I try not to look out my kitchen window. The sight which once gave pleasure now pains me. It is that of Virginia Woolf’s tree under whose shade she once sat in her garden. It was a sycamore with a full crown. Now it is decapitated, every last limb amputated.
The man who did it said it was done by the book. Not by one of hers. By the council’s book of conservation.
This must seem trivial to you, that the damage done to Virginia Woolf’s tree should give continual offence if I forget, as often I do, to keep my eyes down. There are bigger things than an affront to sensibility for you to concern yourself with. The injury done is no more than from the accepted practice of tree deformation by the insensible who think the ensuing shootings out from the stumps they’ve presumed to compel the tree to make an improvement to its form. Their satisfaction at making a tree conform to their impoverished sense of aesthetics might amuse if I didn’t live as a result of it with the sight of Virginia Woolf’s now permanently disfigured tree.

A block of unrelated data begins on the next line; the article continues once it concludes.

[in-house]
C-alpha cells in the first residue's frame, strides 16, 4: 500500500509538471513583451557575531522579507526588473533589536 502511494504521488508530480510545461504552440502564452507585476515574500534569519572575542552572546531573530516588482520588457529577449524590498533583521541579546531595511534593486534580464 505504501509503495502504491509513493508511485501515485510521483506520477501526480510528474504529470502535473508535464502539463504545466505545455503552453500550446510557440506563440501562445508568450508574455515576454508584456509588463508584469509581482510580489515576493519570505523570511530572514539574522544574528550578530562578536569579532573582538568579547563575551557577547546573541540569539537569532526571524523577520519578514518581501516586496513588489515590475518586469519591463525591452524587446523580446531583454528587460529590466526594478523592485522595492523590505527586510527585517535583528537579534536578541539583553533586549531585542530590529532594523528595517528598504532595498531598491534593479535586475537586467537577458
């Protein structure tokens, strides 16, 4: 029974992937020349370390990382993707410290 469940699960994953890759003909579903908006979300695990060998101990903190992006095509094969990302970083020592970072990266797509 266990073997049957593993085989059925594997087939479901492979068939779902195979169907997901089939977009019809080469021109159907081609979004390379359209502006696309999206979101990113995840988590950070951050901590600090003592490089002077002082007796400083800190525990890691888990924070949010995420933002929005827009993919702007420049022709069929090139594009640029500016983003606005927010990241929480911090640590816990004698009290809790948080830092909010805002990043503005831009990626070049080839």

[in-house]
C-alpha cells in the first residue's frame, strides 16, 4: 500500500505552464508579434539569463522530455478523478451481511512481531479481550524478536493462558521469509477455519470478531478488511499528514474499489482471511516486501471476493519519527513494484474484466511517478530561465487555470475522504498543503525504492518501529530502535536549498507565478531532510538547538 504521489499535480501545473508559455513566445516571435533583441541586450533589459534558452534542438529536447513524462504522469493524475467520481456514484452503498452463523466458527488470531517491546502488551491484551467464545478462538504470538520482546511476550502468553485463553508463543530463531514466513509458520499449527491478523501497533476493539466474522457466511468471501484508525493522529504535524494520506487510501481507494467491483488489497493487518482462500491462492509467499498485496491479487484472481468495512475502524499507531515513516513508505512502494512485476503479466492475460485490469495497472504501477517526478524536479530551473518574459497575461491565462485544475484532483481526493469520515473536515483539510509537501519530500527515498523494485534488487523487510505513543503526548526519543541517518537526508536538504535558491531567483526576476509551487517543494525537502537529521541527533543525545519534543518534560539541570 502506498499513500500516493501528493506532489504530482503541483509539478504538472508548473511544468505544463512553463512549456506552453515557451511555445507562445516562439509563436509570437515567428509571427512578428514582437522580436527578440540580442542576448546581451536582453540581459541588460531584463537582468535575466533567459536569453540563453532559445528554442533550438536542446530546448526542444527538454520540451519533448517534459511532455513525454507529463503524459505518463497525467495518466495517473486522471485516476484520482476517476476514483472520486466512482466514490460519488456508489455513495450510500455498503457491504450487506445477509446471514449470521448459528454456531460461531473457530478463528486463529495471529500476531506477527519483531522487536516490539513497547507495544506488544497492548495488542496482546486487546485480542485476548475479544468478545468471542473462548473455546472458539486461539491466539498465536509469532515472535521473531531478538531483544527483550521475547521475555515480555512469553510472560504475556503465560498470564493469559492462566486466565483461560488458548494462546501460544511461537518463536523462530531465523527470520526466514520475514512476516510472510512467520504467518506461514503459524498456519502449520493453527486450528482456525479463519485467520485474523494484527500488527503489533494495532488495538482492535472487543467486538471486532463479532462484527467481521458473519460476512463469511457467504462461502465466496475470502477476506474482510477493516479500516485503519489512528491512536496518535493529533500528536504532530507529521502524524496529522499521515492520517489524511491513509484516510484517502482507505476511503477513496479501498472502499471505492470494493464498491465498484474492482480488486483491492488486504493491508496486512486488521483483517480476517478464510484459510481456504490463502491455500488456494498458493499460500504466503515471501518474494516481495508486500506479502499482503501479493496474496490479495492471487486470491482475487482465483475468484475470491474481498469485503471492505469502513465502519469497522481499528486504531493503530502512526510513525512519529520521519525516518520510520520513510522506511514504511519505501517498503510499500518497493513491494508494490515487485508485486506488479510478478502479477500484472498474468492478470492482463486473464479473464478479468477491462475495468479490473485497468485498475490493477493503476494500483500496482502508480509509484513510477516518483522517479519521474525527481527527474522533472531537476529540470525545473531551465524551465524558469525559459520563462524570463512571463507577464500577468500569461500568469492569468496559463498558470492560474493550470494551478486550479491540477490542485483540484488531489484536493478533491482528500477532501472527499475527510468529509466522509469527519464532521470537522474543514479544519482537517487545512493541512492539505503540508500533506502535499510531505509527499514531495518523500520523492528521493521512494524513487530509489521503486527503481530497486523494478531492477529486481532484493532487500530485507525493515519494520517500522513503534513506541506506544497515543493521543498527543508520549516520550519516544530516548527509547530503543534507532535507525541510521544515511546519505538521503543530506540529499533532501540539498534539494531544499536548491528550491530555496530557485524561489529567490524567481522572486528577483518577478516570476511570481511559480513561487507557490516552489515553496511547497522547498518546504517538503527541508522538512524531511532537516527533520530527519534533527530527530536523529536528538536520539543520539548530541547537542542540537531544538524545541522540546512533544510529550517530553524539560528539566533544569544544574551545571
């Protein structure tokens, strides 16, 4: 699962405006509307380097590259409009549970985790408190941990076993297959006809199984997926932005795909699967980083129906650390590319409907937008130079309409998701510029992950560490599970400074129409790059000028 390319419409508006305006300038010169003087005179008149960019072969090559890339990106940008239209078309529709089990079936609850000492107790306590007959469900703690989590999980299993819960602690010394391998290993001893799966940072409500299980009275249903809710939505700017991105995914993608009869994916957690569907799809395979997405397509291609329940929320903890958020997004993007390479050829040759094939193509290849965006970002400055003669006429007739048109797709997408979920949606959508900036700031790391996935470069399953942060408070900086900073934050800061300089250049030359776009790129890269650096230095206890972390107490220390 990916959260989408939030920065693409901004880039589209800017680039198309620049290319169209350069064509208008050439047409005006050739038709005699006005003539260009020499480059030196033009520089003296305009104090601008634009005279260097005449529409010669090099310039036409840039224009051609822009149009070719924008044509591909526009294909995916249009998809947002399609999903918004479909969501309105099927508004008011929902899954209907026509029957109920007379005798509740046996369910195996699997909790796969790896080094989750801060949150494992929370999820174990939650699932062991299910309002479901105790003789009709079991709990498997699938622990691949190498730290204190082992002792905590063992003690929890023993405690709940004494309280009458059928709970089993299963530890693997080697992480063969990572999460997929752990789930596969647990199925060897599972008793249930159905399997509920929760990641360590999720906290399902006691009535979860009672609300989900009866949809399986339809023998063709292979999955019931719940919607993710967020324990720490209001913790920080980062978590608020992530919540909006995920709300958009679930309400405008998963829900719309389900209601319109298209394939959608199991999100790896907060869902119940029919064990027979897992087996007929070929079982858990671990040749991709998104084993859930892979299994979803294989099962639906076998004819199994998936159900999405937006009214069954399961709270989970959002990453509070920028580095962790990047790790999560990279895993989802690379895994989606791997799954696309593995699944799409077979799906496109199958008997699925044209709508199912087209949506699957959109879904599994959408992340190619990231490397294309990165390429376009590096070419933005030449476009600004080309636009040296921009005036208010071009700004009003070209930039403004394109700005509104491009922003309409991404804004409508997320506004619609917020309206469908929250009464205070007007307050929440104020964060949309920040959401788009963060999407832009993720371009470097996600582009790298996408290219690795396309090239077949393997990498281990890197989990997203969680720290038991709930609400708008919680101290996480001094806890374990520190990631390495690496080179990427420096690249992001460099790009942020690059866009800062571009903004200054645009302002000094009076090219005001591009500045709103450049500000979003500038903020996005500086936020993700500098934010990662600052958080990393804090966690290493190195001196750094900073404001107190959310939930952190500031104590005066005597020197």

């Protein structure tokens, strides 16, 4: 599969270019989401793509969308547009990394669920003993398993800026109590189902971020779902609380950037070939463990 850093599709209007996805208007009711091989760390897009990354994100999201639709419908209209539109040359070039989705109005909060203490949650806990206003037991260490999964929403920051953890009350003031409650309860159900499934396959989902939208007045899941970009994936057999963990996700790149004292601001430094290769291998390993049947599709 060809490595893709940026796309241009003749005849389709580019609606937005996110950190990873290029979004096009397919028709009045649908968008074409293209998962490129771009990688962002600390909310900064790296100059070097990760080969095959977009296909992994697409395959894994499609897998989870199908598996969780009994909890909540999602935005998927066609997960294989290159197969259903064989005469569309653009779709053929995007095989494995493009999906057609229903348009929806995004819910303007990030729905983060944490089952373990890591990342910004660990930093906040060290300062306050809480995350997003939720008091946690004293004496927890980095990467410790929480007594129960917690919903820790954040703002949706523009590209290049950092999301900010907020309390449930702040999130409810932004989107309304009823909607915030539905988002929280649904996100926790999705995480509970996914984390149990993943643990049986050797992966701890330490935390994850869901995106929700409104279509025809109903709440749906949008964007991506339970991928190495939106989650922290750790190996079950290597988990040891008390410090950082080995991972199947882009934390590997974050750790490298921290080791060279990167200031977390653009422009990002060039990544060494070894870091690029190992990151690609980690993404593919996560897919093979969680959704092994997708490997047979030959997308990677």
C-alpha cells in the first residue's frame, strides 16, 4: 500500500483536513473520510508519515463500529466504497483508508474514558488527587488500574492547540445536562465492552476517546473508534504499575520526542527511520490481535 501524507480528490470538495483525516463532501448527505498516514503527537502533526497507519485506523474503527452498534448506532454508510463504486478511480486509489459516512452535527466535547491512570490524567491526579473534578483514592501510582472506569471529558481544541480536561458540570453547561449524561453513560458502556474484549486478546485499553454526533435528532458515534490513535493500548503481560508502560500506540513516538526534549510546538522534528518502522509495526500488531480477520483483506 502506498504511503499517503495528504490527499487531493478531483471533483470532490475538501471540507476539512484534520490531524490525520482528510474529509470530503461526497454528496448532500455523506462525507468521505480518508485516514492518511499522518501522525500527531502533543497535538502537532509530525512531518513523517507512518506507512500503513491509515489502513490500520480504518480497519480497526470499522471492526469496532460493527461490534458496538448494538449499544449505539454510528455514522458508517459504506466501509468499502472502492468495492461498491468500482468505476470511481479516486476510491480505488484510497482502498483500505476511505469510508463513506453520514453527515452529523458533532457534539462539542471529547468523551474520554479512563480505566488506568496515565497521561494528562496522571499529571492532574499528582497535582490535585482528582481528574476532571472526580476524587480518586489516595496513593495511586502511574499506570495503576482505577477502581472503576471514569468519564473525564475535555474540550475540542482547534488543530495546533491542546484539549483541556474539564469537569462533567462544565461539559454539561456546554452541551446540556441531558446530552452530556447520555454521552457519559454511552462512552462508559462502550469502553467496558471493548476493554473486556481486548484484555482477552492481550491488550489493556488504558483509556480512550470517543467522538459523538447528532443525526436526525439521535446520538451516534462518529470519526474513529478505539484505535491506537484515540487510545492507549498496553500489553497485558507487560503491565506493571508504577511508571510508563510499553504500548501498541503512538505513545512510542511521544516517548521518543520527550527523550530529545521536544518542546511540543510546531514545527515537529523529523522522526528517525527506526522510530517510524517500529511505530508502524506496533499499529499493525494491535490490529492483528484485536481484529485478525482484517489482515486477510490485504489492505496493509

[This is a letter written to The Informer. I’m less inclined to blog about John, reserving what I’ve to say to my diary and epistle to him he asked me to write for him to read on the train back to prison. Because he surprised me by coming last Saturday, it wasn’t printed out. I feel fine with him and afterwards for that day before getting back to normal but the discrepancy in desire is patent and perhaps a problem. I’d like to ask somebody’s advice about it but so far haven’t.]